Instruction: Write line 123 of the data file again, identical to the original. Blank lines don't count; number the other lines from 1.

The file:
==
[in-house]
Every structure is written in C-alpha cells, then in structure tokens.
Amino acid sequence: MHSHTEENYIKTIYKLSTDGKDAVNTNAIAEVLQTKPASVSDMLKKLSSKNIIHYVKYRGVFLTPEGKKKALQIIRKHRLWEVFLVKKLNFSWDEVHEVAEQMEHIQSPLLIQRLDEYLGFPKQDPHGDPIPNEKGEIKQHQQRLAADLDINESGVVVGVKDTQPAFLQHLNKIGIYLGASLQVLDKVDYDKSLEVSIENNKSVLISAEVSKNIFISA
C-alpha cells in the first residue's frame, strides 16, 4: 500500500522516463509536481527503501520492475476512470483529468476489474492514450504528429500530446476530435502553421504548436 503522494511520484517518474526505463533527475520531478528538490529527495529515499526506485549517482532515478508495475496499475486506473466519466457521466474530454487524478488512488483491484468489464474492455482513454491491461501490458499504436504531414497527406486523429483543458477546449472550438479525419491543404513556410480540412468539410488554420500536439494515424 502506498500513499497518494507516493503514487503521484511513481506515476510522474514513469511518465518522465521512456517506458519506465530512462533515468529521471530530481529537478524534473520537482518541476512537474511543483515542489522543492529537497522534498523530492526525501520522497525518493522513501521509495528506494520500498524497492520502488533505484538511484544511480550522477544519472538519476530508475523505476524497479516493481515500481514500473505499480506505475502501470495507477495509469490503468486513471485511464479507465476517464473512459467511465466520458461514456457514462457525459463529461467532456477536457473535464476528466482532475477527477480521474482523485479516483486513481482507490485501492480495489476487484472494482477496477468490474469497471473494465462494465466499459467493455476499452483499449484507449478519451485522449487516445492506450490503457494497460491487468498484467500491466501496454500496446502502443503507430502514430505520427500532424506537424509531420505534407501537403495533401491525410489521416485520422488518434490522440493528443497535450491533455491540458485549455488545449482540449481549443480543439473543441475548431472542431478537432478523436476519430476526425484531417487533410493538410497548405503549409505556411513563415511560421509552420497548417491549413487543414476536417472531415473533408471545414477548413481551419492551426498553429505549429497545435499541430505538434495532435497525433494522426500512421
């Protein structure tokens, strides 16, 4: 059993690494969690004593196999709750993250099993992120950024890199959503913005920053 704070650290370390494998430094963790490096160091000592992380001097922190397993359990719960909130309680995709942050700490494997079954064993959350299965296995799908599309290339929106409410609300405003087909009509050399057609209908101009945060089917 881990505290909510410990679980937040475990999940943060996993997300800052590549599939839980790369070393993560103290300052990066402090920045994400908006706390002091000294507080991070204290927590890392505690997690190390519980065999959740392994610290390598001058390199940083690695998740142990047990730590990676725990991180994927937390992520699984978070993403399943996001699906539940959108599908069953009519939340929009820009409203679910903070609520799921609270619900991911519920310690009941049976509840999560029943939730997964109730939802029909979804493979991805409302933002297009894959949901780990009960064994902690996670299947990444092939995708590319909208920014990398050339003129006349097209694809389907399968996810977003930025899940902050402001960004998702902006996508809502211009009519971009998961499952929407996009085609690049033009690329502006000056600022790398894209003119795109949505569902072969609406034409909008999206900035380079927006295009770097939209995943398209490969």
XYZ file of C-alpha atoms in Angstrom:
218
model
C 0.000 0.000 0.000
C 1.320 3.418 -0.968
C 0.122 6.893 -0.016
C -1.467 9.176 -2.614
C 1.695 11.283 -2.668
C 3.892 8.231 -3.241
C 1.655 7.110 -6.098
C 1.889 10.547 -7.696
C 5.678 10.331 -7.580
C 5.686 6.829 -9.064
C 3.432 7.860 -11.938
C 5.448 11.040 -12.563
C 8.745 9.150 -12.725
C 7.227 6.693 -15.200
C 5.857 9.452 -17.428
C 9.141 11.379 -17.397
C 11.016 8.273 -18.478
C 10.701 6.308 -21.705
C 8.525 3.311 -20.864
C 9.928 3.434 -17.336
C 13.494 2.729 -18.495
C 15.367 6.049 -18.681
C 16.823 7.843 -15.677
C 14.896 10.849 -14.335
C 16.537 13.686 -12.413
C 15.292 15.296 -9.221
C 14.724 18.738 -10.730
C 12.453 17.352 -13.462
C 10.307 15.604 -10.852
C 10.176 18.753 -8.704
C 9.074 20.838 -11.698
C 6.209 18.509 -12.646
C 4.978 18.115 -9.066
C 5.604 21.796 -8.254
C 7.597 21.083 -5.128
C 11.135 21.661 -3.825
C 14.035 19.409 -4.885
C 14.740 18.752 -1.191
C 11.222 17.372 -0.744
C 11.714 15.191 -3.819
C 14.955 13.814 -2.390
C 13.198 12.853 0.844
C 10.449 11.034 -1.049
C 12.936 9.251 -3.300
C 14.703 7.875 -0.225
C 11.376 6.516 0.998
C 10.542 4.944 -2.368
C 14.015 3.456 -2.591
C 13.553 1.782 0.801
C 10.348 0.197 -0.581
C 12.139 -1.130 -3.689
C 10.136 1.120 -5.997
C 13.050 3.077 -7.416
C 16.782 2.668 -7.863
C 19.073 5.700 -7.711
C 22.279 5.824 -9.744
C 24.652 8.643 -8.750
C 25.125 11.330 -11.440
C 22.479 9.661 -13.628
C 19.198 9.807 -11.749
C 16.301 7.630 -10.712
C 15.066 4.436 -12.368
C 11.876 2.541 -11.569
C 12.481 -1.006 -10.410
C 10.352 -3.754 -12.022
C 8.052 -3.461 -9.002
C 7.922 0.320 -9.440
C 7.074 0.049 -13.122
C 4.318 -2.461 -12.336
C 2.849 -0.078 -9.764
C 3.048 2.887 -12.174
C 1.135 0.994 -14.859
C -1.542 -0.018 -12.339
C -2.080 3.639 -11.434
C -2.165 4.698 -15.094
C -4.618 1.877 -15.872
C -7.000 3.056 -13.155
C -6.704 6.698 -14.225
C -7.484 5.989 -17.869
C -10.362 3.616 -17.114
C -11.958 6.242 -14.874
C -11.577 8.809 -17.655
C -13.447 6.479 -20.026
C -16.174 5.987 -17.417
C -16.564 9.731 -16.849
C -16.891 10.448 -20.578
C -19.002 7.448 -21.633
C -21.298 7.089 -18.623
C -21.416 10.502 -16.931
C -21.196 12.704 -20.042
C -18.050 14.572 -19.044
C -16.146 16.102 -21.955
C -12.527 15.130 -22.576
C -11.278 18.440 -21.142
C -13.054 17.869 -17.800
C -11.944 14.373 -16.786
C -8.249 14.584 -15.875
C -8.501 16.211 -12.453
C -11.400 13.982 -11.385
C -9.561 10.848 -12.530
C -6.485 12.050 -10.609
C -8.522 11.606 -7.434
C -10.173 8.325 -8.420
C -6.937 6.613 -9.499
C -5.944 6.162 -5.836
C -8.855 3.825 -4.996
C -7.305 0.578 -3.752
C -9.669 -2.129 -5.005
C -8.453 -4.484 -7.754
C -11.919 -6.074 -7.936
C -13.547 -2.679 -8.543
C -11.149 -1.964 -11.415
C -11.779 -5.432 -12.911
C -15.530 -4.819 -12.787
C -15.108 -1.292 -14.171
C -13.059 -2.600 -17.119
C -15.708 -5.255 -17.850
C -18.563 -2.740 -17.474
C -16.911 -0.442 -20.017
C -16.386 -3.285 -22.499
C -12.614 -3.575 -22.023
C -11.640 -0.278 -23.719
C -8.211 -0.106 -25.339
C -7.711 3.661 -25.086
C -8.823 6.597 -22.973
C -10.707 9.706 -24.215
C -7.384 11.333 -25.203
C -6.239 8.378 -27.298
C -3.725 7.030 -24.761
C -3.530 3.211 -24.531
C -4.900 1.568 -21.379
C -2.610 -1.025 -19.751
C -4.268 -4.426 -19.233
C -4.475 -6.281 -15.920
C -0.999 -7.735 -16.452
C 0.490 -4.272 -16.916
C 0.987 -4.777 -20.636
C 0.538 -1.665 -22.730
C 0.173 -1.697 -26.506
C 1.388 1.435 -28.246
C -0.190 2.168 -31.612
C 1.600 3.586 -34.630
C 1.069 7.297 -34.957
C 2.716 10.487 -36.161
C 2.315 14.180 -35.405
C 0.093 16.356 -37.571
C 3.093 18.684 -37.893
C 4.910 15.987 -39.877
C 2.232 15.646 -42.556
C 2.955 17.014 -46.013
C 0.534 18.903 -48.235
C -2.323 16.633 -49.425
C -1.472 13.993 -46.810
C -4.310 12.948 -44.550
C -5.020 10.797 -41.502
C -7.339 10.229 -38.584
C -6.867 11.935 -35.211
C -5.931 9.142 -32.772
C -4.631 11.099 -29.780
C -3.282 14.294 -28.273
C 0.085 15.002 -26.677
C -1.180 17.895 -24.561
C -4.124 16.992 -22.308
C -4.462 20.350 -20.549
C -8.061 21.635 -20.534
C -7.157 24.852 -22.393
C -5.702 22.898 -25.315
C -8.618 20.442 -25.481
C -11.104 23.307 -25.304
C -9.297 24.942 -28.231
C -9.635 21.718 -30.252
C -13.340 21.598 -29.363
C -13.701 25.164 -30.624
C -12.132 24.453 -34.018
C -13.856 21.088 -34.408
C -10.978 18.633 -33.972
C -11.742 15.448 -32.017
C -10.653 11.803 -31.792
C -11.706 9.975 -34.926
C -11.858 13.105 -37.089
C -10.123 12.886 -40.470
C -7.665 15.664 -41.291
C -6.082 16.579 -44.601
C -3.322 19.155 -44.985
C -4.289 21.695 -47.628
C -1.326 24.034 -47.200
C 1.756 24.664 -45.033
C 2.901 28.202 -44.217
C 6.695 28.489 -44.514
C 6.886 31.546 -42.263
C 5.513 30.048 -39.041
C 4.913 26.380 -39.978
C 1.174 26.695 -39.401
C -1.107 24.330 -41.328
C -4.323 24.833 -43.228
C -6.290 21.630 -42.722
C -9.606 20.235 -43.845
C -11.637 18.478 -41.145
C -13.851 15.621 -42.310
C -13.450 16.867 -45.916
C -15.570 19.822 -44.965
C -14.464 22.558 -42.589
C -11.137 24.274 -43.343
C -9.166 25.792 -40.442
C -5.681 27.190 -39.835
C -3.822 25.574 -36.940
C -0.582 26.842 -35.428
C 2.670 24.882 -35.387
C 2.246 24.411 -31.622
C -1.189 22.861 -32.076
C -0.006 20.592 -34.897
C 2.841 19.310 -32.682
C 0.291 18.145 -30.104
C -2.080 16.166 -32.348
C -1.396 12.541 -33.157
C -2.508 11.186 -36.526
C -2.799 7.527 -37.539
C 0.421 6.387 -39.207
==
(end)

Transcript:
C -15.108 -1.292 -14.171